iPhone cases are an easy target. Comedian Jerry Seinfeld just mocked them and their users in a video. Apple executives once claimed during a Q&A session that they didn’t use iPhone cases, despite selling them. And some particularly hard-core Apple fans have opined that iPhones are too beautiful to cover up. Yet cases are exceptionally popular with the rest of the population, and have been for years. Last month, an internal Apple survey revealed that 78% of iPhone owners buy cases, a number that tracks with the 80% result from a 2010 iLounge poll on the same topic. So when Seinfeld scoffs at iPhone cases and their owners, he’s actually knocking four out of five people.

Editorial: Why Jerry’s Seinfeld’s Wrong About iPhone Cases


What explains this chasm? Based on years of survey results, numerous discussions with developers, and comments, three factors appear to determine whether a person uses a case: the device’s initial price, the perception of likely repair costs, and the user’s wealth.

From what we’ve learned, interest in cases peaks when a device is both expensive and perceived to be fragile. Demand for iPod cases was historically highest for the $249-$499, damageable iPod classic and touch models, declining for nanos as their bodies became more resilient and prices fell, yet all but non-existent for $99 and lower shuffles regardless of their durability. iPhone cases have remained popular for years, though demand traditionally drops off for prior-generation devices, while remaining particularly strong for the glass-bodied iPhone 4 and 4S. The plastic-backed iPhone 3G was the first model to develop small housing cracks, but Apple’s switch to a glass rear panel increased the likelihood of chips and shatters.

The user’s pocketbook is also an important factor. While the initial $99, $199, or $299 a user initially spends on an iPhone mightn’t seem like a lot of money to some people, those heavily subsidized prices are significant expenses for a large percentage of the population. Similarly, a screen-shattered iPhone 4/4S costs $199 to replace—versus $29 for a shattered back—and as dropping an iPhone during its two-year expected lifespan is foreseeable, the only question is whether the user wants an insurance policy of some sort. Apple sells AppleCare+ as a $99 policy against two incidents of accidental damage, charging an additional $49 plus tax each time you replace your phone. In other words, you pay $99 up front, which jumps to around $150 as soon as your phone needs to be replaced.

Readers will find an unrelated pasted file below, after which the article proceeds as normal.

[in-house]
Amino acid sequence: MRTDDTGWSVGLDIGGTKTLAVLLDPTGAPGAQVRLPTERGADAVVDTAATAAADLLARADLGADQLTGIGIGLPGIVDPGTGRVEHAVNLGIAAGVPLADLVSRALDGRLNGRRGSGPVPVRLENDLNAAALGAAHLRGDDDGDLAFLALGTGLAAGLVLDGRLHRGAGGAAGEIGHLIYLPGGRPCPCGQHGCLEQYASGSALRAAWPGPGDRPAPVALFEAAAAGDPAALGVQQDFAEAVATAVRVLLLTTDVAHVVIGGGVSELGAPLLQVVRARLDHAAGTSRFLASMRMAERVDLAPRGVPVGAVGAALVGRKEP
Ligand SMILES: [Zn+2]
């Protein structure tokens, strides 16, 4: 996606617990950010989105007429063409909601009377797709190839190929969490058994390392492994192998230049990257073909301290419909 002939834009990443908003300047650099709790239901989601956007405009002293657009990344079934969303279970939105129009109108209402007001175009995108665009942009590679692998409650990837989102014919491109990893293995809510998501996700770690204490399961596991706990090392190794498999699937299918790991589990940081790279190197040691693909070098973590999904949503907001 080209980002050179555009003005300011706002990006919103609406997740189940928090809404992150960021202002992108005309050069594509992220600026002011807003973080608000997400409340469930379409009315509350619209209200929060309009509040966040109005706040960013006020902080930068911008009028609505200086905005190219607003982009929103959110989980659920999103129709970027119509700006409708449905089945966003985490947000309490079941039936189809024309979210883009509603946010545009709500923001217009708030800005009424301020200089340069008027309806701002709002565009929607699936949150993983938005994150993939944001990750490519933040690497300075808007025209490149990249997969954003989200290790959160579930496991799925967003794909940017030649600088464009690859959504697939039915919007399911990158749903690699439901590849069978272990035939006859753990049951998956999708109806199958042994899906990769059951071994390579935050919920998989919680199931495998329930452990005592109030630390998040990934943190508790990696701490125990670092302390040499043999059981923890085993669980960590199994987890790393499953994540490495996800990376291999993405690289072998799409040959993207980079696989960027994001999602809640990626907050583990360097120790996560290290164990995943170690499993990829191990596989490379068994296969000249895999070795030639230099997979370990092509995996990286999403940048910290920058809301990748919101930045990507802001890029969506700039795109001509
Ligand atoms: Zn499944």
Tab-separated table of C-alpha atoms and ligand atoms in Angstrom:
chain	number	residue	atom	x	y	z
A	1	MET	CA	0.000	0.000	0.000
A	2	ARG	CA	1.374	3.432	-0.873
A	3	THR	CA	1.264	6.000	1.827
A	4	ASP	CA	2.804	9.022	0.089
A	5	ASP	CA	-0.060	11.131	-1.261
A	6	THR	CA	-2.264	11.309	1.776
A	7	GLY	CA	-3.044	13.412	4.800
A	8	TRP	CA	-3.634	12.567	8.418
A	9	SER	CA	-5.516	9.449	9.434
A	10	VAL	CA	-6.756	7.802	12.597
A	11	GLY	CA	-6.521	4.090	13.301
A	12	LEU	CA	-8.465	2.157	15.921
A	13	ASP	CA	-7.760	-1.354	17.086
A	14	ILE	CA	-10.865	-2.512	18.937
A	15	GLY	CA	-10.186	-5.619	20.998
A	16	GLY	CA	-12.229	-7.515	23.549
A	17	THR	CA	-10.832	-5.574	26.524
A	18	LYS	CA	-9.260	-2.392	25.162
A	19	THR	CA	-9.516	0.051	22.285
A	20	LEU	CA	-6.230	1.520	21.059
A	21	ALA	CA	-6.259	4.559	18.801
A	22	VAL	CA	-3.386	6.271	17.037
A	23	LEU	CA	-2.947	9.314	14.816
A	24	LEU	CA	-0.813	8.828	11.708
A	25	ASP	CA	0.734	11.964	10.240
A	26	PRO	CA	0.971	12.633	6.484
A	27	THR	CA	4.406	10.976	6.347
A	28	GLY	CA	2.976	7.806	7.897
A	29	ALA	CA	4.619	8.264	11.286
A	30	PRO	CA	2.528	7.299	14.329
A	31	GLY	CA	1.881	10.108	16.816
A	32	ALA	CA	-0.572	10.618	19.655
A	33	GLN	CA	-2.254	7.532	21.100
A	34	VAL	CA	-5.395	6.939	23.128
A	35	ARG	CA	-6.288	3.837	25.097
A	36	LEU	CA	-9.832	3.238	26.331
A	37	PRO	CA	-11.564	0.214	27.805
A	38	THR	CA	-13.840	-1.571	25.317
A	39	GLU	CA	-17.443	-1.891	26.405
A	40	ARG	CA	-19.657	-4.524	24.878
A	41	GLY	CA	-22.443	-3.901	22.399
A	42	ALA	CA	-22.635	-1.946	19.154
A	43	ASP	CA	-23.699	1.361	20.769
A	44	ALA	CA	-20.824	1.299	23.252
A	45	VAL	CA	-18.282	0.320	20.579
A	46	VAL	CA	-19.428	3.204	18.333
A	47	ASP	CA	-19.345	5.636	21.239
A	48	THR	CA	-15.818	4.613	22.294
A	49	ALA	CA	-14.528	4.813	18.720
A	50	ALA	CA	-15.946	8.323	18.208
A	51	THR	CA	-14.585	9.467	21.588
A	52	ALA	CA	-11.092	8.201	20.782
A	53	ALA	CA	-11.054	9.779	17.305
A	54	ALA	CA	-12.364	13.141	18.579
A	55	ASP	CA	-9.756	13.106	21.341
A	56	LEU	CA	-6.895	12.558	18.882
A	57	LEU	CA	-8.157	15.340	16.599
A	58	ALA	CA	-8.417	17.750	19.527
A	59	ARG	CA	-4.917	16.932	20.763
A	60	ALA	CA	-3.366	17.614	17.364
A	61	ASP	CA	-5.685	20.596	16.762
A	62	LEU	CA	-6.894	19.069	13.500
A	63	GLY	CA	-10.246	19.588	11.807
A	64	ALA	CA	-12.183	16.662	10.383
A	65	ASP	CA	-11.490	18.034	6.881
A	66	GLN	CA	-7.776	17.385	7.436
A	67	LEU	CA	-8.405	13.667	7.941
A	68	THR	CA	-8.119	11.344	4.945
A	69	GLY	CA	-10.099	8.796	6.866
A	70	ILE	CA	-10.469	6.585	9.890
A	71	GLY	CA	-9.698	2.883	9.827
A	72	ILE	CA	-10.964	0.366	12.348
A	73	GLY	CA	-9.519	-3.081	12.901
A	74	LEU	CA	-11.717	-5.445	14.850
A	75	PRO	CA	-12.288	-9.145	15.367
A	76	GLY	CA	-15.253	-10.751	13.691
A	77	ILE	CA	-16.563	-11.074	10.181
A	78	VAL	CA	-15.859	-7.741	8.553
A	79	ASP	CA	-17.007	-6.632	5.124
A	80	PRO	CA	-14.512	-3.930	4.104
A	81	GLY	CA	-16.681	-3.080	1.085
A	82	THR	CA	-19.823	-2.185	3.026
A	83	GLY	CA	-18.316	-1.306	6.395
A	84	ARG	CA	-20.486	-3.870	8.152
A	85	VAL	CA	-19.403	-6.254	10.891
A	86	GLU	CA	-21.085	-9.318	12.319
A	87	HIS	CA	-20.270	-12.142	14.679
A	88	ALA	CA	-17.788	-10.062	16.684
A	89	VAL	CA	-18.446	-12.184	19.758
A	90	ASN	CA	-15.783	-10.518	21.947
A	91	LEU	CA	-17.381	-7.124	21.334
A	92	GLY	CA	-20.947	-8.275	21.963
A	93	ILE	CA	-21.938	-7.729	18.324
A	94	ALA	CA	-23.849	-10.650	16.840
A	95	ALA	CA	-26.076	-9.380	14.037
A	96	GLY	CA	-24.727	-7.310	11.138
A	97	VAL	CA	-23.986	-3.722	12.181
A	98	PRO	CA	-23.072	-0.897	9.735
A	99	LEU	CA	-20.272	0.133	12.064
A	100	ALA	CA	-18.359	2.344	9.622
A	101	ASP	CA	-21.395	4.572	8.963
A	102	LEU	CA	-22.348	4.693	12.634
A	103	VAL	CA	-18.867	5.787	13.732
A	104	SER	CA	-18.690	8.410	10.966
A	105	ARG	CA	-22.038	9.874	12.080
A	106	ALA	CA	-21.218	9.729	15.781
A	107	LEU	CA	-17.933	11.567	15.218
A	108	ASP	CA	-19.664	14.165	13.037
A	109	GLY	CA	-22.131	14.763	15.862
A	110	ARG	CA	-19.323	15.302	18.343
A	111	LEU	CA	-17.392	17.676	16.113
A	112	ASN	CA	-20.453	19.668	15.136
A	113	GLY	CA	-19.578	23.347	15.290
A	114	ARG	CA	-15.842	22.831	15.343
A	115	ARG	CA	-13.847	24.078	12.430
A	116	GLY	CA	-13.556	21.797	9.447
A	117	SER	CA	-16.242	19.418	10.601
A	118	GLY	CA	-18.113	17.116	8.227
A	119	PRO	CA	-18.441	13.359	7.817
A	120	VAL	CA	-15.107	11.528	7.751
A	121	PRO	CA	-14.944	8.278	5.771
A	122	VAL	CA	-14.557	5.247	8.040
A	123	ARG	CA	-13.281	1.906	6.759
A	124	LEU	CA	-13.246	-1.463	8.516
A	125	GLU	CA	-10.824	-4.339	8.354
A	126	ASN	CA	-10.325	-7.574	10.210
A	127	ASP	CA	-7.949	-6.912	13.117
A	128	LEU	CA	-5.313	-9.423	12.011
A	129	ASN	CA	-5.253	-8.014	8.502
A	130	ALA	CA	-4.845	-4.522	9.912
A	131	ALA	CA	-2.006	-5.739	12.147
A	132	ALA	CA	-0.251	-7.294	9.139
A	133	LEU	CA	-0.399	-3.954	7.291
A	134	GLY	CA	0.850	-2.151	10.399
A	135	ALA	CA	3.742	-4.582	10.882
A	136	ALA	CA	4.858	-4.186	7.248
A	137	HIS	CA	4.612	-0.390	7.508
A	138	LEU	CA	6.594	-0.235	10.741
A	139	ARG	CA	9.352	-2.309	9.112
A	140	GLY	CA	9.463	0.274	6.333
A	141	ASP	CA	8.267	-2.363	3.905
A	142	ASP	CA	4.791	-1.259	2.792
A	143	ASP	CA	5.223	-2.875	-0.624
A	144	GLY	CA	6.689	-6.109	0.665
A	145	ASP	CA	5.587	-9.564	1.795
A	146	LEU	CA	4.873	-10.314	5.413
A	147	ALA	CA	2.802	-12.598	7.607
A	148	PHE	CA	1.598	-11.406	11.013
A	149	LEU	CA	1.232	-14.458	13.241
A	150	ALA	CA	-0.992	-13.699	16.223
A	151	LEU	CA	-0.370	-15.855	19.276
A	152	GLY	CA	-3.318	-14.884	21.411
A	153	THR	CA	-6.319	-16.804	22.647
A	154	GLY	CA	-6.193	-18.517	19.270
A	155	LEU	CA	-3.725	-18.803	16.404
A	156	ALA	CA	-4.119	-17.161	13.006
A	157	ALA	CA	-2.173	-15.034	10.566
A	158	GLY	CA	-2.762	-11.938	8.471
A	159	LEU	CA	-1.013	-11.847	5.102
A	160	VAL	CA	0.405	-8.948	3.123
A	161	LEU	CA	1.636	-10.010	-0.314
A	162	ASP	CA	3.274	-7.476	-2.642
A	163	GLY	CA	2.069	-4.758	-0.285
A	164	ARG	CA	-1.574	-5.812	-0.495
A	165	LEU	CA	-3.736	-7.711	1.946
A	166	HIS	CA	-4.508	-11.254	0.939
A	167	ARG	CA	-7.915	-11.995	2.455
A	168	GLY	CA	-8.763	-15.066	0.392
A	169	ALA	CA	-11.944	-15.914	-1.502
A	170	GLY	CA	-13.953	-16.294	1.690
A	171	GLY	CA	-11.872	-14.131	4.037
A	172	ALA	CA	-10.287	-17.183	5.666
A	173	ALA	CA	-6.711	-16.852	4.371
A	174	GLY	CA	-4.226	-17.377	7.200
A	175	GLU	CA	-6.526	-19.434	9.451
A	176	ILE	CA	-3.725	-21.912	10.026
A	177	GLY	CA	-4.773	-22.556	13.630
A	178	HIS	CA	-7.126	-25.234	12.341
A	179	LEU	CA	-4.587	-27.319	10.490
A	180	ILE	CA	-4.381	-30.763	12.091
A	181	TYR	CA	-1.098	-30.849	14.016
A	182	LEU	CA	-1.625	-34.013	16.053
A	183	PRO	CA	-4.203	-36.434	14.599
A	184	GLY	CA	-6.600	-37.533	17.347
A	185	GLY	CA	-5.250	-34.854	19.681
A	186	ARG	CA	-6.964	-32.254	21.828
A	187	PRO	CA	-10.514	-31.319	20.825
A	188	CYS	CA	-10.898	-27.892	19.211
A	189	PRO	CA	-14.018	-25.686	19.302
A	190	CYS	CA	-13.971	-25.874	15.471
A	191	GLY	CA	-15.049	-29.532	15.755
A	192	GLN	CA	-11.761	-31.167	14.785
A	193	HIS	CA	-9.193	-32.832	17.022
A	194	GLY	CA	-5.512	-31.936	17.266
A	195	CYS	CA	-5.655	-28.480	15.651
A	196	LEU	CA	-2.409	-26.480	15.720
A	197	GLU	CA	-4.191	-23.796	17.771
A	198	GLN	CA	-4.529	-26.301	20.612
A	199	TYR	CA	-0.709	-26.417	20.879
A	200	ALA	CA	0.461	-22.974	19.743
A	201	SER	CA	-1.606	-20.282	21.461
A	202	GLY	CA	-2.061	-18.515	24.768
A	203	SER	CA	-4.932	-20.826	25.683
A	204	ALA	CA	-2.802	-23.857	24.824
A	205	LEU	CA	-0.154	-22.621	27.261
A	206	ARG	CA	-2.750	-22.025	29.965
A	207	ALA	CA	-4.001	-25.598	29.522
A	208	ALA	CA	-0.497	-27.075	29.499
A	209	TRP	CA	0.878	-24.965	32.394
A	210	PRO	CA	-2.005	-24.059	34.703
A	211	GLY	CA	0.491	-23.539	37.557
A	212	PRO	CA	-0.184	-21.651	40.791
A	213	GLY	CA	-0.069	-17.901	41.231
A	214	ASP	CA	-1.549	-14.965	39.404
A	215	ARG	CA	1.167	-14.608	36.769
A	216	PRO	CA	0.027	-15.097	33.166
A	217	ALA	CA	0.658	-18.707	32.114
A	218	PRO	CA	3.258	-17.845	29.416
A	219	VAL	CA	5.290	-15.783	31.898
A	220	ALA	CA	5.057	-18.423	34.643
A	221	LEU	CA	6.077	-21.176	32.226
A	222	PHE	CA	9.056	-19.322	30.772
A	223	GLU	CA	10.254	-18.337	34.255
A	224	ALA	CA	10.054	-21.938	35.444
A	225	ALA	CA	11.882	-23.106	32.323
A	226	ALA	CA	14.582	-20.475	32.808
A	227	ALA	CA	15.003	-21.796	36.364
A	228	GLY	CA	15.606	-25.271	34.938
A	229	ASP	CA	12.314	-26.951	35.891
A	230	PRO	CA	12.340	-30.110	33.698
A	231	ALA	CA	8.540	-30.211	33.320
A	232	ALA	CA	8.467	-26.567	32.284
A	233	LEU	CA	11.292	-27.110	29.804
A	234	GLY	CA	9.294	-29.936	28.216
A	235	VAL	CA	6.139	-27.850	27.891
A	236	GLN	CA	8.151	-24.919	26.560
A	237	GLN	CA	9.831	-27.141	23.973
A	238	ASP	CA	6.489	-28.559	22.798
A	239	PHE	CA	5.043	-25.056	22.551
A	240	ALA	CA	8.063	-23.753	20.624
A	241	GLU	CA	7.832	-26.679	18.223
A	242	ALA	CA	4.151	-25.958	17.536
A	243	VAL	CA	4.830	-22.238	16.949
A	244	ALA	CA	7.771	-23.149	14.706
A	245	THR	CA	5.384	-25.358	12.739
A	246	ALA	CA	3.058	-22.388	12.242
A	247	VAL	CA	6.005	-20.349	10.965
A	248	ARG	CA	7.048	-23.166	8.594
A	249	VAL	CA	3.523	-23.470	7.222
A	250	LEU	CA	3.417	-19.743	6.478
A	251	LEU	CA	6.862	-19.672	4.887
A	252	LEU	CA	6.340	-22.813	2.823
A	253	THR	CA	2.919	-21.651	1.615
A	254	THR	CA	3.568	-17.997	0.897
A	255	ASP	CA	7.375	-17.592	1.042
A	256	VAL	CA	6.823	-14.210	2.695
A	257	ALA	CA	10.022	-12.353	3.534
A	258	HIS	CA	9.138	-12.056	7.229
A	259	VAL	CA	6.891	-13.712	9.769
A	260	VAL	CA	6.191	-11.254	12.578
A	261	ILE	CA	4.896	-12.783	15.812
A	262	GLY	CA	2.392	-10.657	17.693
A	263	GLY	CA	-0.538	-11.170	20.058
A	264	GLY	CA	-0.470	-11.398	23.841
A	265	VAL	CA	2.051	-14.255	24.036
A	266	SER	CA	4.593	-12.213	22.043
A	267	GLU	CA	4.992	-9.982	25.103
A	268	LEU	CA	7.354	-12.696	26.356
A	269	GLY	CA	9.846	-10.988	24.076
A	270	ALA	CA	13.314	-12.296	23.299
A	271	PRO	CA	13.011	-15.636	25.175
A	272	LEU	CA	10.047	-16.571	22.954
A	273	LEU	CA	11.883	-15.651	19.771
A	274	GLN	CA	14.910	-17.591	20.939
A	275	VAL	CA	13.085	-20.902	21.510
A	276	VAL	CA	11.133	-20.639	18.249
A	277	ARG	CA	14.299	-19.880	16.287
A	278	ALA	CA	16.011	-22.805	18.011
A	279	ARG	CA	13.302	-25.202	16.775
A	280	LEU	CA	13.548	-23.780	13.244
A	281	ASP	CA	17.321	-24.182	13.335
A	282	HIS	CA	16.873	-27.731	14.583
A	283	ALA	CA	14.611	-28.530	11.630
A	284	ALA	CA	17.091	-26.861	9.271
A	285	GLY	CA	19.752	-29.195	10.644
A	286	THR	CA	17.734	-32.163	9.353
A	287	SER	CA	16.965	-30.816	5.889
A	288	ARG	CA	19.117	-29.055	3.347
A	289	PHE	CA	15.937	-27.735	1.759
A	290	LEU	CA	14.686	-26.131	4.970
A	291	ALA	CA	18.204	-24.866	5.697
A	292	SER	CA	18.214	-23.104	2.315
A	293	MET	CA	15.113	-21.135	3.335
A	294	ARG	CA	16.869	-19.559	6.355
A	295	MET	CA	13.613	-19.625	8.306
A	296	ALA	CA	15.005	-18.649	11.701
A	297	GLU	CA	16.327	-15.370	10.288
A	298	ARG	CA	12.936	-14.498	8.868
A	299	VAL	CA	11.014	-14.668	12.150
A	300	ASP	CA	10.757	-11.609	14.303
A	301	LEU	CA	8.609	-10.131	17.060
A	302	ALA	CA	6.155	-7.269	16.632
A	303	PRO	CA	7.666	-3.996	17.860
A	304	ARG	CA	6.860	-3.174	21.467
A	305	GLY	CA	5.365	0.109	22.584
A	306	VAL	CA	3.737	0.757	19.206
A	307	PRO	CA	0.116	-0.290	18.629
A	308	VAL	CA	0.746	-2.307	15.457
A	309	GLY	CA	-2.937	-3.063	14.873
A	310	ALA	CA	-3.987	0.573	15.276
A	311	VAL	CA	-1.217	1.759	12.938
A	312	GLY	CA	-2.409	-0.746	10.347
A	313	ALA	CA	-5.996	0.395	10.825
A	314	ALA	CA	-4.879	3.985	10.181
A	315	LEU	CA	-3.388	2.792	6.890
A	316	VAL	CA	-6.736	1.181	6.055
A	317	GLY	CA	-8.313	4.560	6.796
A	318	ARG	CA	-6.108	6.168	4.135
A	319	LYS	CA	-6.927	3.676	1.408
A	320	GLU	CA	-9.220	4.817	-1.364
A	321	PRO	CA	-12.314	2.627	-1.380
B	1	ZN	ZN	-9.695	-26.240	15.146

If you’re a celebrity like Jerry Seinfeld or an Apple executive, going without insurance and replacing a broken iPhone out of pocket is pretty easy. But for most people, a well-designed case is a far more cost-effective alternative. The average iPhone case costs around $30, around the same price you’d pay to replace a shattered iPhone back, though far less than the cost of a shattered screen or a replacement with AppleCare+. You never know which side of a bare iPhone is going to hit the ground when it falls, giving you a 50/50 chance of damaging the expensive front or simpler back if it doesn’t make contact with one of the smaller edges.

We’ve reviewed hundreds of iPhone cases, and still think that Speck’s CandyShell Flip continues to offer some of the best anti-drop, anti-scratch protection we’ve seen in a nice-looking design. If you’re particularly clumsy or concerned about dangers in the environments where you’ll be using your iPhone, you can spend more and get an OtterBox, Survivor, or similarly ruggedized alternative. And if you want to take a risk on more modest protection, simple plastic shells can be had for $15 and up, offering anti-scratch protection and slight drop coverage. Just don’t be surprised if your iPhone winds up cracking after a big fall—two of our editors have occasionally risked their iPhones in overly thin cases, only to shatter their devices’ backs.

If you don’t want to use an iPhone case, that’s obviously your prerogative—it’s your device, your wallet, and your risk to take. Moreover, it’s possible that the partially metal back of the next-generation iPhone will improve its long-term durability enough that only cracked front screens and rear antenna panels will be major issues going forward. Based on past history, however, a case seems like a wise early investment for any iPhone, a comparatively small outlay of cash that most users will gladly pay for piece of mind. As always, you can count on us to help you find the best new options, as soon as they’re available.

Jeremy Horwitz

Jeremy Horwitz was the Editor-in-Chief at iLounge. He has written over 5,000 articles and reviews for the website and is one of the most respected members of the Apple media. Horwitz has been following Apple since the release of the original iPod in 2001. He was one of the first reviewers to receive a pre-release unit of the device, and his review helped put iLounge on the map as a go-to source for Apple news.